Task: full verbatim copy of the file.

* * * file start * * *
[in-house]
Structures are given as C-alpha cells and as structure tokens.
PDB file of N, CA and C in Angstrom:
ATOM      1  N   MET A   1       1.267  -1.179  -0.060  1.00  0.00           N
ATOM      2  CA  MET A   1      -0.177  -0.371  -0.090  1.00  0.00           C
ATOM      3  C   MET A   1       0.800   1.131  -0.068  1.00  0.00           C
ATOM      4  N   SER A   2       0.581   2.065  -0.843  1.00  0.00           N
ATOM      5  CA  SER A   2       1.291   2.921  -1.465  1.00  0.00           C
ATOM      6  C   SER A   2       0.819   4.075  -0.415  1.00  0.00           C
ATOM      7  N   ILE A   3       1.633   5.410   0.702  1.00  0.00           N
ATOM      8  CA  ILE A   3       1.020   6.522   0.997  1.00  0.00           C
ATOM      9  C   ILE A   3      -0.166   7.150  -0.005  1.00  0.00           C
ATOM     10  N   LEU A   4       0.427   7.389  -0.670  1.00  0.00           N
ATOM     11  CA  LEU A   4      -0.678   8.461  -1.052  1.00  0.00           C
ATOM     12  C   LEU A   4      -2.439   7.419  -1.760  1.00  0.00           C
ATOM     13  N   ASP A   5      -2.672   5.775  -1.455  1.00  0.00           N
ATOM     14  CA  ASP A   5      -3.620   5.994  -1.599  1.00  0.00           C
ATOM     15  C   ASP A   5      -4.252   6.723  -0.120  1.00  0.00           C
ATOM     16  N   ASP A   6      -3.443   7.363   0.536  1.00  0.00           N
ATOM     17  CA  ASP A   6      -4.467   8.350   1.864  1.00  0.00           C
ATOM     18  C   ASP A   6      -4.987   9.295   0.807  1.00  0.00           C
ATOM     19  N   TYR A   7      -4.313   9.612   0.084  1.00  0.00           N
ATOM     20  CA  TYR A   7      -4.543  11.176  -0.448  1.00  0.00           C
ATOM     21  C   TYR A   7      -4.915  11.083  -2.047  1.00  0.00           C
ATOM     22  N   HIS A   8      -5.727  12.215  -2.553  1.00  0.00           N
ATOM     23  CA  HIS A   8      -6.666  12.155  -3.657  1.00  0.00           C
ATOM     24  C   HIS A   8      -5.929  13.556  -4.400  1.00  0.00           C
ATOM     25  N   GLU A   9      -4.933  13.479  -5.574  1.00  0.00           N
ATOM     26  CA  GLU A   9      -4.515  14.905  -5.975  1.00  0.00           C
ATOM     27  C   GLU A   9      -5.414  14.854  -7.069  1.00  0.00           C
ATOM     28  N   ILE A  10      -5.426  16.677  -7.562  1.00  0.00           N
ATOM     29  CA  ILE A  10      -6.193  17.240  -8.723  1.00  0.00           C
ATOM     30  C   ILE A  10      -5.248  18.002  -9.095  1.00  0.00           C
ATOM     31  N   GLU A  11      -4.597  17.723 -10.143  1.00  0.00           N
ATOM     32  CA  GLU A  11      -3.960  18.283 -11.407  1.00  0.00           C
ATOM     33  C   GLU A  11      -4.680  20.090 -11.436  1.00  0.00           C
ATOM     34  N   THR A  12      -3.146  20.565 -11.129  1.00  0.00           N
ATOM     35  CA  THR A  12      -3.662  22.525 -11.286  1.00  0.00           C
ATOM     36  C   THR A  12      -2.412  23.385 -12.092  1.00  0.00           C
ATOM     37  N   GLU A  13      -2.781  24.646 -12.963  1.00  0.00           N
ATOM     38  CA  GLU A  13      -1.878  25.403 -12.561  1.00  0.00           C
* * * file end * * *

[in-house]
Structures are given as C-alpha cells and as structure tokens.
PDB file of N, CA and C in Angstrom:
ATOM      1  N   MET A   1       1.267  -1.179  -0.060  1.00  0.00           N
ATOM      2  CA  MET A   1      -0.177  -0.371  -0.090  1.00  0.00           C
ATOM      3  C   MET A   1       0.800   1.131  -0.068  1.00  0.00           C
ATOM      4  N   SER A   2       0.581   2.065  -0.843  1.00  0.00           N
ATOM      5  CA  SER A   2       1.291   2.921  -1.465  1.00  0.00           C
ATOM      6  C   SER A   2       0.819   4.075  -0.415  1.00  0.00           C
ATOM      7  N   ILE A   3       1.633   5.410   0.702  1.00  0.00           N
ATOM      8  CA  ILE A   3       1.020   6.522   0.997  1.00  0.00           C
ATOM      9  C   ILE A   3      -0.166   7.150  -0.005  1.00  0.00           C
ATOM     10  N   LEU A   4       0.427   7.389  -0.670  1.00  0.00           N
ATOM     11  CA  LEU A   4      -0.678   8.461  -1.052  1.00  0.00           C
ATOM     12  C   LEU A   4      -2.439   7.419  -1.760  1.00  0.00           C
ATOM     13  N   ASP A   5      -2.672   5.775  -1.455  1.00  0.00           N
ATOM     14  CA  ASP A   5      -3.620   5.994  -1.599  1.00  0.00           C
ATOM     15  C   ASP A   5      -4.252   6.723  -0.120  1.00  0.00           C
ATOM     16  N   ASP A   6      -3.443   7.363   0.536  1.00  0.00           N
ATOM     17  CA  ASP A   6      -4.467   8.350   1.864  1.00  0.00           C
ATOM     18  C   ASP A   6      -4.987   9.295   0.807  1.00  0.00           C
ATOM     19  N   TYR A   7      -4.313   9.612   0.084  1.00  0.00           N
ATOM     20  CA  TYR A   7      -4.543  11.176  -0.448  1.00  0.00           C
ATOM     21  C   TYR A   7      -4.915  11.083  -2.047  1.00  0.00           C
ATOM     22  N   HIS A   8      -5.727  12.215  -2.553  1.00  0.00           N
ATOM     23  CA  HIS A   8      -6.666  12.155  -3.657  1.00  0.00           C
ATOM     24  C   HIS A   8      -5.929  13.556  -4.400  1.00  0.00           C
ATOM     25  N   GLU A   9      -4.933  13.479  -5.574  1.00  0.00           N
ATOM     26  CA  GLU A   9      -4.515  14.905  -5.975  1.00  0.00           C
ATOM     27  C   GLU A   9      -5.414  14.854  -7.069  1.00  0.00           C
ATOM     28  N   ILE A  10      -5.426  16.677  -7.562  1.00  0.00           N
ATOM     29  CA  ILE A  10      -6.193  17.240  -8.723  1.00  0.00           C
ATOM     30  C   ILE A  10      -5.248  18.002  -9.095  1.00  0.00           C
ATOM     31  N   GLU A  11      -4.597  17.723 -10.143  1.00  0.00           N
ATOM     32  CA  GLU A  11      -3.960  18.283 -11.407  1.00  0.00           C
ATOM     33  C   GLU A  11      -4.680  20.090 -11.436  1.00  0.00           C
ATOM     34  N   THR A  12      -3.146  20.565 -11.129  1.00  0.00           N
ATOM     35  CA  THR A  12      -3.662  22.525 -11.286  1.00  0.00           C
ATOM     36  C   THR A  12      -2.412  23.385 -12.092  1.00  0.00           C
ATOM     37  N   GLU A  13      -2.781  24.646 -12.963  1.00  0.00           N
ATOM     38  CA  GLU A  13      -1.878  25.403 -12.561  1.00  0.00           C